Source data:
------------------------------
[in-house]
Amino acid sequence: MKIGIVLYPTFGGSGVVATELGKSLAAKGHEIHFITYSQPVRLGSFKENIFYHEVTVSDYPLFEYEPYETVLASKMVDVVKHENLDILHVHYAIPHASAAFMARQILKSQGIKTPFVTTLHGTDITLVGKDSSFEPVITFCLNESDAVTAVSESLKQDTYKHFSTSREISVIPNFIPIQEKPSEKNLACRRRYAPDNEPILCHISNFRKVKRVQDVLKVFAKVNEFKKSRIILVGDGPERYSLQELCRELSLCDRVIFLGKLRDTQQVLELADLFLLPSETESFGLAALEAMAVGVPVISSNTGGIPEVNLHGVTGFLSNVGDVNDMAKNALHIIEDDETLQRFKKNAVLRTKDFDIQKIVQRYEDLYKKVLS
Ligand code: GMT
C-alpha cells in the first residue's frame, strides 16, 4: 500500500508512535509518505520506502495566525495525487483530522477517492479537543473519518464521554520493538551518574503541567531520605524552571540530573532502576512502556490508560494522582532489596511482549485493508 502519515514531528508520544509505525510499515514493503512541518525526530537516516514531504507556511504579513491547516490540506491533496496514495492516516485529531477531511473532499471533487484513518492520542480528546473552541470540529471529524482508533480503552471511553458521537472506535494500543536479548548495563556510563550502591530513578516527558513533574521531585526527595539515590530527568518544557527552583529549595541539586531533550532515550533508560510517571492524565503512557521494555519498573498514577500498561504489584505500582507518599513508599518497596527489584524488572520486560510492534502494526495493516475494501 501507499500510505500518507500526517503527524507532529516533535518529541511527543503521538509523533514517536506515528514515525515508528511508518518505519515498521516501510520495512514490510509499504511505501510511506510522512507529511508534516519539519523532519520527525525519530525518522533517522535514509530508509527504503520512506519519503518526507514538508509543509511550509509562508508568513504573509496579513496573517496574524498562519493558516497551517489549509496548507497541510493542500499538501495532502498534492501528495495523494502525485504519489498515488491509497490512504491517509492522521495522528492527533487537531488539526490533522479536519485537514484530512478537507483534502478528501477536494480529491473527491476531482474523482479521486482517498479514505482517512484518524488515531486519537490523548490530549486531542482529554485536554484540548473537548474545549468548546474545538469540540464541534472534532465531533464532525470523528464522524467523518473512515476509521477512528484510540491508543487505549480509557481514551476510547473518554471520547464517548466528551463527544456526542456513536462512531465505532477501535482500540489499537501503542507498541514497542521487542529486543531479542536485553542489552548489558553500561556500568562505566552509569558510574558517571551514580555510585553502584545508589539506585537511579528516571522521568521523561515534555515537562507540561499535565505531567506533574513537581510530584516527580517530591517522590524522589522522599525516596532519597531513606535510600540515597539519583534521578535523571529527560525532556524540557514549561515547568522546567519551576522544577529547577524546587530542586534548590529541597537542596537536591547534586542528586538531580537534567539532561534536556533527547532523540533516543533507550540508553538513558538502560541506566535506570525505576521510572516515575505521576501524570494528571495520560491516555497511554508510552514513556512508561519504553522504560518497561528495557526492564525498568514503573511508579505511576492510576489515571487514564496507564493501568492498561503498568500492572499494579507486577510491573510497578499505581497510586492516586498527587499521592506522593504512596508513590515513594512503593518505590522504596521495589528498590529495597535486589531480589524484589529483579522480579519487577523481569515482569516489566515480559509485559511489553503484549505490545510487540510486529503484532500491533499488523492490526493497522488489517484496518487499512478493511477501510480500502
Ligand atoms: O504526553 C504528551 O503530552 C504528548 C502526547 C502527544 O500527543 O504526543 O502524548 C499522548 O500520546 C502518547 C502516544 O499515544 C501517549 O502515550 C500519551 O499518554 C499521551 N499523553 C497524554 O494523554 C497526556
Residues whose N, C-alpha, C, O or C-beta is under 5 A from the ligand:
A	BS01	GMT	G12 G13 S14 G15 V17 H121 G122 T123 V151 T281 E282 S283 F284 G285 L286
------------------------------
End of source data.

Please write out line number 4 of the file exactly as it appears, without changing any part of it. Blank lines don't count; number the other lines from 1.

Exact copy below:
C-alpha cells in the first residue's frame, strides 16, 4: 500500500508512535509518505520506502495566525495525487483530522477517492479537543473519518464521554520493538551518574503541567531520605524552571540530573532502576512502556490508560494522582532489596511482549485493508 502519515514531528508520544509505525510499515514493503512541518525526530537516516514531504507556511504579513491547516490540506491533496496514495492516516485529531477531511473532499471533487484513518492520542480528546473552541470540529471529524482508533480503552471511553458521537472506535494500543536479548548495563556510563550502591530513578516527558513533574521531585526527595539515590530527568518544557527552583529549595541539586531533550532515550533508560510517571492524565503512557521494555519498573498514577500498561504489584505500582507518599513508599518497596527489584524488572520486560510492534502494526495493516475494501 501507499500510505500518507500526517503527524507532529516533535518529541511527543503521538509523533514517536506515528514515525515508528511508518518505519515498521516501510520495512514490510509499504511505501510511506510522512507529511508534516519539519523532519520527525525519530525518522533517522535514509530508509527504503520512506519519503518526507514538508509543509511550509509562508508568513504573509496579513496573517496574524498562519493558516497551517489549509496548507497541510493542500499538501495532502498534492501528495495523494502525485504519489498515488491509497490512504491517509492522521495522528492527533487537531488539526490533522479536519485537514484530512478537507483534502478528501477536494480529491473527491476531482474523482479521486482517498479514505482517512484518524488515531486519537490523548490530549486531542482529554485536554484540548473537548474545549468548546474545538469540540464541534472534532465531533464532525470523528464522524467523518473512515476509521477512528484510540491508543487505549480509557481514551476510547473518554471520547464517548466528551463527544456526542456513536462512531465505532477501535482500540489499537501503542507498541514497542521487542529486543531479542536485553542489552548489558553500561556500568562505566552509569558510574558517571551514580555510585553502584545508589539506585537511579528516571522521568521523561515534555515537562507540561499535565505531567506533574513537581510530584516527580517530591517522590524522589522522599525516596532519597531513606535510600540515597539519583534521578535523571529527560525532556524540557514549561515547568522546567519551576522544577529547577524546587530542586534548590529541597537542596537536591547534586542528586538531580537534567539532561534536556533527547532523540533516543533507550540508553538513558538502560541506566535506570525505576521510572516515575505521576501524570494528571495520560491516555497511554508510552514513556512508561519504553522504560518497561528495557526492564525498568514503573511508579505511576492510576489515571487514564496507564493501568492498561503498568500492572499494579507486577510491573510497578499505581497510586492516586498527587499521592506522593504512596508513590515513594512503593518505590522504596521495589528498590529495597535486589531480589524484589529483579522480579519487577523481569515482569516489566515480559509485559511489553503484549505490545510487540510486529503484532500491533499488523492490526493497522488489517484496518487499512478493511477501510480500502